Built on the north of the mouth of the Tiber, Portus was constructed by Roman emperor Claudius. It was one of the main ports during the Imperial period (27 B.C. to A.D. 565), providing a conduit for different merchandise such as glass, ceramics, slaves and wild animals for the Colosseum. As a result, it was considered a hub of commerce for the largest urban population in the ancient world.
The History of Portus
Claudius constructed the first harbor on the site to provide protection against the prevalent southwest wind. In the inscription he erected in AD 46, he boasted that he freed Rome from the danger of inundation. However, Tacitus wrote in AD 62 that numerous grain ships sank in the harbor due to violent storms. By AD 103, Trajan constructed another harbor a little further inland. The newer Portus features a hexagonal basin of a 97 acre area and canals connecting it to the harbor of Claudius and the Tiber. This made the port gain a great reputation matching that of Carthage or Alexandria.
It was not until recently that the mystery of the port’s disappearance was solved. According to dig director Simon Keay of the University of Southampton, Portus was destroyed by the Byzantines during a war with the Ostrogoths to control Rome. “By the 6th century, the Byzantines felt the port could be a threat as it was vulnerable to being occupied by the Ostrogoths, so they took the decision to destroy it themselves,” he said. After gaining and losing control of the port during the war, the Byzantines decided to destroy it altogether. This was not an easy task since the structures were solid and would have required a “firm decision and the Byzantines’ will” to be carried out.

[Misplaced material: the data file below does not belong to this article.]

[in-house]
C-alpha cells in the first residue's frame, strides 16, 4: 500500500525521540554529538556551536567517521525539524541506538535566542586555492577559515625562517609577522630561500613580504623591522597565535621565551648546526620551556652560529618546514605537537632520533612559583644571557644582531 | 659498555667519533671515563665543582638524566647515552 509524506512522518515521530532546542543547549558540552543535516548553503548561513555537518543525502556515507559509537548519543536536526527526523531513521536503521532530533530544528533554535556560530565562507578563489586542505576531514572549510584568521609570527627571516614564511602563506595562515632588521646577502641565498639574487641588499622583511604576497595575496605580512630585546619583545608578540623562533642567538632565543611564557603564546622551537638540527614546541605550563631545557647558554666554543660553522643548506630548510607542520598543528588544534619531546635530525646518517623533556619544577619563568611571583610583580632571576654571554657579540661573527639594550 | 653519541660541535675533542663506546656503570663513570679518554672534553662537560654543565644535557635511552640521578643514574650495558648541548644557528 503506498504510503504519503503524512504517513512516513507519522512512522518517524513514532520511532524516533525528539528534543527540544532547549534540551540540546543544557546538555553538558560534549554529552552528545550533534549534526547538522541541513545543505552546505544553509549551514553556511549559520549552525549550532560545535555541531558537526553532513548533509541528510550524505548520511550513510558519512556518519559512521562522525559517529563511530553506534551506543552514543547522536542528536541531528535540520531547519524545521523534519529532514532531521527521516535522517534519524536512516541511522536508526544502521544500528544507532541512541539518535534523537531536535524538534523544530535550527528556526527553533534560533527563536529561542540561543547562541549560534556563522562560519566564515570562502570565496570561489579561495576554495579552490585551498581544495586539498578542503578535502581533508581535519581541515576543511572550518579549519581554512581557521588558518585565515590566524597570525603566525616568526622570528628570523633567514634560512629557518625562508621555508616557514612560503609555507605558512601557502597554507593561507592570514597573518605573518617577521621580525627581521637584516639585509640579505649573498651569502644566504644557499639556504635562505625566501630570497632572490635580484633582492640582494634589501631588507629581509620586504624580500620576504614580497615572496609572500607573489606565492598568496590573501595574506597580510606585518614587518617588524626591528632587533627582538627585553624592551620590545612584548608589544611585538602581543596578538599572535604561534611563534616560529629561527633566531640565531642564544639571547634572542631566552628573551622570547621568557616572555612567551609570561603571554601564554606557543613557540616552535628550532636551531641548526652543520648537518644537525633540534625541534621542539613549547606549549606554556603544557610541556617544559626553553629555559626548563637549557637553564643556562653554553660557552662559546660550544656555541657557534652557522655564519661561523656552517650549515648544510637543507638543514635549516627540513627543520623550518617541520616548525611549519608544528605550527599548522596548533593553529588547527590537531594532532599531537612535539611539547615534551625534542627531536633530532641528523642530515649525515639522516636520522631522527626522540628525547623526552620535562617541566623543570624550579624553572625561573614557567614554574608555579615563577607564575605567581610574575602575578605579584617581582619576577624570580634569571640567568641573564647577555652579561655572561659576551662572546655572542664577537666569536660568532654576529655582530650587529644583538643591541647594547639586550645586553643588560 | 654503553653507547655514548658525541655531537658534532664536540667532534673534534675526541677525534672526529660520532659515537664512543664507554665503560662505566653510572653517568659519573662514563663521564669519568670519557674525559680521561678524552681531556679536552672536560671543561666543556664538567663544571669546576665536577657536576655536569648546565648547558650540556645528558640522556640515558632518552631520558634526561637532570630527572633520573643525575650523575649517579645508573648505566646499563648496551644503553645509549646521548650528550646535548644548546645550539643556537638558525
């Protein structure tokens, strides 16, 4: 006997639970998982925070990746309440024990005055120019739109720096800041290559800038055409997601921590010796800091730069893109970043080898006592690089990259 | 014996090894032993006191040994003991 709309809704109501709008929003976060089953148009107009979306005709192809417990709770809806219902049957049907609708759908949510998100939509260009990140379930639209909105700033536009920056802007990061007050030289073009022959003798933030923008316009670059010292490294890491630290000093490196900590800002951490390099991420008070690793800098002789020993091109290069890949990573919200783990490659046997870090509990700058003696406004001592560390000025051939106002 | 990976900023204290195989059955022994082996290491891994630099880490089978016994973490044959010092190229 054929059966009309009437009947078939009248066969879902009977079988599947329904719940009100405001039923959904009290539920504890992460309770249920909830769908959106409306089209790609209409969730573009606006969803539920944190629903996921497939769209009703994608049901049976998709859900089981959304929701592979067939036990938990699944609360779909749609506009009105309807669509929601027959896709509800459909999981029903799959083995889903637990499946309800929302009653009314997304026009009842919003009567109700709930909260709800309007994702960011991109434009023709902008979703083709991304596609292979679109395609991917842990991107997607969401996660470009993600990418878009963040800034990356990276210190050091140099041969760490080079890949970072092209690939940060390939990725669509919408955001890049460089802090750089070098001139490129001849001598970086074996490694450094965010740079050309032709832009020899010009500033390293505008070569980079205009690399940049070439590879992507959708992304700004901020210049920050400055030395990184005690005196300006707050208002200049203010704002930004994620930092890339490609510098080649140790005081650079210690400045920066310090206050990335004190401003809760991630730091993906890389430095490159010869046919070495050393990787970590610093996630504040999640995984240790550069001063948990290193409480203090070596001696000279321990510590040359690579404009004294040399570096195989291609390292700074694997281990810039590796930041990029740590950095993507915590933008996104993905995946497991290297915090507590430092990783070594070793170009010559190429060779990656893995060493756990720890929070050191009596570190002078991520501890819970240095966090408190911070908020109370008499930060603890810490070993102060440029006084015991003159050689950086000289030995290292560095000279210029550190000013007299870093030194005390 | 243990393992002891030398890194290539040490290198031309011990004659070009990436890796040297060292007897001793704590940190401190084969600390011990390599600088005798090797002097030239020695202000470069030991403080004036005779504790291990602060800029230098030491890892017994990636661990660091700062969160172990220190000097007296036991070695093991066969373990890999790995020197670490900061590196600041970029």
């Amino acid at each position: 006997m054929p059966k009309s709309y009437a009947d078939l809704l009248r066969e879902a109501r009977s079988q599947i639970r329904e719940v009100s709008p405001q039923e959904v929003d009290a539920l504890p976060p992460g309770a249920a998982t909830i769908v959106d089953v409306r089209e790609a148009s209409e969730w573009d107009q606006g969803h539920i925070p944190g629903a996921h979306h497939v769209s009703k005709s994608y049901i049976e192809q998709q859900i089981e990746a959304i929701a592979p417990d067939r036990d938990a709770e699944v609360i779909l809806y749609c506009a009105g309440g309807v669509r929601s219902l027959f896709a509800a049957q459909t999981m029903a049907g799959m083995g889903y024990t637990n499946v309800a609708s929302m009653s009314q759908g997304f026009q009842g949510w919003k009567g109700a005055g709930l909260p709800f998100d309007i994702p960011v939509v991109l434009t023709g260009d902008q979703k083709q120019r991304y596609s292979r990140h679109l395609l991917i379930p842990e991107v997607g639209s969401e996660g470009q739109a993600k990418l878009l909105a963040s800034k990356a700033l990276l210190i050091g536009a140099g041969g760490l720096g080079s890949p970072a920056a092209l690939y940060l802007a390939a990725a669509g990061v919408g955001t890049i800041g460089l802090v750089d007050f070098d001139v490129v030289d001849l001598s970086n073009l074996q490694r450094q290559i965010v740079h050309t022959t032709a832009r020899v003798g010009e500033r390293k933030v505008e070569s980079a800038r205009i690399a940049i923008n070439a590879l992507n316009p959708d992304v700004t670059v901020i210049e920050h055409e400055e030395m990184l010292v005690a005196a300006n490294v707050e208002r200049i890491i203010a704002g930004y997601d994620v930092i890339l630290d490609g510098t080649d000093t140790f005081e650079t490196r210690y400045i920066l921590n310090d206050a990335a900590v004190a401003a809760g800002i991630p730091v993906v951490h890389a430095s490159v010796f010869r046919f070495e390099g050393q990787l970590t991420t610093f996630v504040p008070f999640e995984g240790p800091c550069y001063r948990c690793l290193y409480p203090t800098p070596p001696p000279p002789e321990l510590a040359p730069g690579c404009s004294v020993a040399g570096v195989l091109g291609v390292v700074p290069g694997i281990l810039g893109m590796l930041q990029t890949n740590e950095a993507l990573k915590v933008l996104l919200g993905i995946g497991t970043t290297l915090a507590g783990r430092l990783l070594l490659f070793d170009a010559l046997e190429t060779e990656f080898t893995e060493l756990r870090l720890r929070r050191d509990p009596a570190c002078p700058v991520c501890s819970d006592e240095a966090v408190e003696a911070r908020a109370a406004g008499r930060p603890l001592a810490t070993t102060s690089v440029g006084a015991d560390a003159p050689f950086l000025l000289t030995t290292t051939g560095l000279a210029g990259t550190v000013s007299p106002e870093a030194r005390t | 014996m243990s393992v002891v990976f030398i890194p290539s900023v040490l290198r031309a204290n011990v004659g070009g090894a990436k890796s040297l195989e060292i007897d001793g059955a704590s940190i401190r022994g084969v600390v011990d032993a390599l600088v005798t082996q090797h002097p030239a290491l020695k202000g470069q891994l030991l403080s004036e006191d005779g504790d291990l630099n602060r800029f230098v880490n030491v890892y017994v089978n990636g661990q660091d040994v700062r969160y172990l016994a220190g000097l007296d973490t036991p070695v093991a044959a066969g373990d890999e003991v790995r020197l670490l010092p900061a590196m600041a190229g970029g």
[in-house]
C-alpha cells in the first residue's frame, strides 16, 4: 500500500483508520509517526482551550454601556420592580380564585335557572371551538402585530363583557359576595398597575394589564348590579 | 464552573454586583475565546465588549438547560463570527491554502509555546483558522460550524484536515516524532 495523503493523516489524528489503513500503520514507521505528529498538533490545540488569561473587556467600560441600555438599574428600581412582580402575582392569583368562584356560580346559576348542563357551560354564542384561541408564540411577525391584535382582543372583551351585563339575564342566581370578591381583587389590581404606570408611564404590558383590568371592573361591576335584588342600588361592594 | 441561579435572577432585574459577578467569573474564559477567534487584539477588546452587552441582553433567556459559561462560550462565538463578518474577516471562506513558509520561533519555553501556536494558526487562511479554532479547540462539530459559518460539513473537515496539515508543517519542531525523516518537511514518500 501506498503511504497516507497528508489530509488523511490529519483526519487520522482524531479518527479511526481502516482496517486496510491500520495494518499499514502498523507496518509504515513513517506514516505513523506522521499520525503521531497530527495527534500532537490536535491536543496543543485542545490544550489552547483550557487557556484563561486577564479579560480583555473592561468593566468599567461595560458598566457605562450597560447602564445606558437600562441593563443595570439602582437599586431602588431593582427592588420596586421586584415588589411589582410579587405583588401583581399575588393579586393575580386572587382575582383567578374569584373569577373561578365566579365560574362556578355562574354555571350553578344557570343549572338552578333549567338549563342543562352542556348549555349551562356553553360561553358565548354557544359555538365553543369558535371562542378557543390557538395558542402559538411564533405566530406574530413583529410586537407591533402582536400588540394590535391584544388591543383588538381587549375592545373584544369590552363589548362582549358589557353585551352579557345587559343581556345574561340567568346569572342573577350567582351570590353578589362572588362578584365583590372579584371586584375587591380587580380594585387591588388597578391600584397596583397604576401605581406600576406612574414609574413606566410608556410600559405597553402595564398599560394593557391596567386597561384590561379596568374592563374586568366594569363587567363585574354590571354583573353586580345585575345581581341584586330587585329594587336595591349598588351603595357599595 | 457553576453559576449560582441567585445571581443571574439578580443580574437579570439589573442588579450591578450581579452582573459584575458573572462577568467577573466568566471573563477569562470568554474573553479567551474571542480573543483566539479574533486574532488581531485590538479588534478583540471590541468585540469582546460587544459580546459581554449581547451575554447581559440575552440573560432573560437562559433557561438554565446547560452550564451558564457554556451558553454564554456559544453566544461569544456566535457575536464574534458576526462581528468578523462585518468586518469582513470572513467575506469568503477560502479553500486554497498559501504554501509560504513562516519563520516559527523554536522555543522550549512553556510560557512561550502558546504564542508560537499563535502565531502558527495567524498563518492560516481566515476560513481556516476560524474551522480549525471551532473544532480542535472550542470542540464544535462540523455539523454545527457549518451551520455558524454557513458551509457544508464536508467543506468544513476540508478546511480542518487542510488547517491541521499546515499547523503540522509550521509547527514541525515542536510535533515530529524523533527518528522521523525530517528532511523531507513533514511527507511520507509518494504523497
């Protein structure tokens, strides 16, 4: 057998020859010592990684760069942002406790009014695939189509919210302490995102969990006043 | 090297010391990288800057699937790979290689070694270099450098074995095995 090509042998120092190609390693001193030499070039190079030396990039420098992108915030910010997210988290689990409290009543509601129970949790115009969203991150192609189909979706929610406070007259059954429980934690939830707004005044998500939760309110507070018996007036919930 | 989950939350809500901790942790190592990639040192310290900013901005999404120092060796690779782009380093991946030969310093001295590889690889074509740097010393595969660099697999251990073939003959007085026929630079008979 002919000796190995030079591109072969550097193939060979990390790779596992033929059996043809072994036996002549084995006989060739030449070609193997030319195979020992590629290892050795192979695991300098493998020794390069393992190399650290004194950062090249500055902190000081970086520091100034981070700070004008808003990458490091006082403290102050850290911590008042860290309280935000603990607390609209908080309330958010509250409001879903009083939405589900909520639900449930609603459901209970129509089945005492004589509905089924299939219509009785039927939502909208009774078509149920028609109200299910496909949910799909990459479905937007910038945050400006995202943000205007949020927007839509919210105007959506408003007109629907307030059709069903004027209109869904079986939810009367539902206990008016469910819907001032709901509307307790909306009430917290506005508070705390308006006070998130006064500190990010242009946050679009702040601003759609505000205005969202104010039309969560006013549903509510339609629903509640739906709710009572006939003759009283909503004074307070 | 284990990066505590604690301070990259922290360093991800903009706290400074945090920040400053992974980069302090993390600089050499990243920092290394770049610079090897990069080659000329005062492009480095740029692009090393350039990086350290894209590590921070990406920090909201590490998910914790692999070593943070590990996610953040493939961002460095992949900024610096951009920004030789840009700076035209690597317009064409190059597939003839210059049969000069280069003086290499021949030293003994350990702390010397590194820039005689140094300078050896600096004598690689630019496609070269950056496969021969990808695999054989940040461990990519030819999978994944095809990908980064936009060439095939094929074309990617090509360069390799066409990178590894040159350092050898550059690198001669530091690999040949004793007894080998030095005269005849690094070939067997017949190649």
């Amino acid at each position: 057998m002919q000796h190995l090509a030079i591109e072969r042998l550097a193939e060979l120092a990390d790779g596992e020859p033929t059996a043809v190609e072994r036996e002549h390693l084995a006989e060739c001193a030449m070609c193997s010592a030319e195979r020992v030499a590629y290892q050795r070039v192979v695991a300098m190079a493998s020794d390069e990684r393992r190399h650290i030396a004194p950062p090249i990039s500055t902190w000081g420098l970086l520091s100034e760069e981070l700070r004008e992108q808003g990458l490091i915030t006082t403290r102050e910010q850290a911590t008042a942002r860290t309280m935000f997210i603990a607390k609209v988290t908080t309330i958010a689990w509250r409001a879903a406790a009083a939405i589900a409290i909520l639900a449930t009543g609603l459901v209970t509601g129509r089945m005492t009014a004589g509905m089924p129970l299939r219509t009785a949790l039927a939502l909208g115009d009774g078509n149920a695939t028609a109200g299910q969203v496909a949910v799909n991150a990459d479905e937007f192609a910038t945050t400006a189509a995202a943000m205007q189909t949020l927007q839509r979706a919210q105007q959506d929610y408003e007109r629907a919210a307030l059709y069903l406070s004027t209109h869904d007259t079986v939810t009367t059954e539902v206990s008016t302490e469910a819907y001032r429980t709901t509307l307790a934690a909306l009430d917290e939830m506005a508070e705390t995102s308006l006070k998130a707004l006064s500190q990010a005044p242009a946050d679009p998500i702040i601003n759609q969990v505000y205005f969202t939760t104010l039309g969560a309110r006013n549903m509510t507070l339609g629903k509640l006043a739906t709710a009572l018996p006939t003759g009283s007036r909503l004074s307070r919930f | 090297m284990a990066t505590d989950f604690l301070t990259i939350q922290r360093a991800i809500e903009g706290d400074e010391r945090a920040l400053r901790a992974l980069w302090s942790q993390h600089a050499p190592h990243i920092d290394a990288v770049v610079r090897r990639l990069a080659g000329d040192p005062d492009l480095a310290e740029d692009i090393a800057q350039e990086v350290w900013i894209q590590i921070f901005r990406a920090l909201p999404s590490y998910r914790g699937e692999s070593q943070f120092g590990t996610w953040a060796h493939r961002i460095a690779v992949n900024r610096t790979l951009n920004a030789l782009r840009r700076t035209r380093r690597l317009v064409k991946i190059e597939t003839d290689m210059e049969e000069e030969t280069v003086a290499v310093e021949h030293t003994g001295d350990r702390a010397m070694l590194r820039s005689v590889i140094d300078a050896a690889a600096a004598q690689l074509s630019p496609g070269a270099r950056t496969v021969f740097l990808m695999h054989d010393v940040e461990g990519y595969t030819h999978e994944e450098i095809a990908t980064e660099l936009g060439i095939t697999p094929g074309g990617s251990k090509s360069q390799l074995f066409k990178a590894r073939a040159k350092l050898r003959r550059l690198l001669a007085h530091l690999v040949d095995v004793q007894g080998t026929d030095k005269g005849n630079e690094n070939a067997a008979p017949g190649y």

Portus in Modern Times
Many of the port’s ruins are still intact, especially the second century hexagonal basin (known as Lago Traiano due to the reeds growing there), third century brickwork warehouses, and an early Christian basilica. Italy’s Cultural Heritage minister Dario Franceschini and the Mayor of Fiumicino Esterino Montino intend to make the site accessible by 2016, allowing 30,000 visitors to the site. However, it may take more than that since only a part of Portus has been excavated and experts believe that the site has more potential.
For instance, in 2011, an ancient Roman shipyard was unearthed in the area. Measuring 475 feet long and 200 feet wide, the shipyard building was made of large 10 feet concrete pillars, eight parallel bays, and wooden roofs. Keay commented, “This was a vast structure, which could easily have housed wood, canvas and other supplies and certainly would have been large enough to build or shelter ships in. The scale, position and unique nature of the building leads us to believe it played a key role in shipbuilding activities.”
Before this massive find, archeologists uncovered the remains of an imperial palace and an amphitheater. Another important finding was a mosaic that depicts a building such as the one uncovered with a ship in each bay. It is currently on display in the Vatican Museum, but more are expected to be exhibited along once the excavation stops in the area.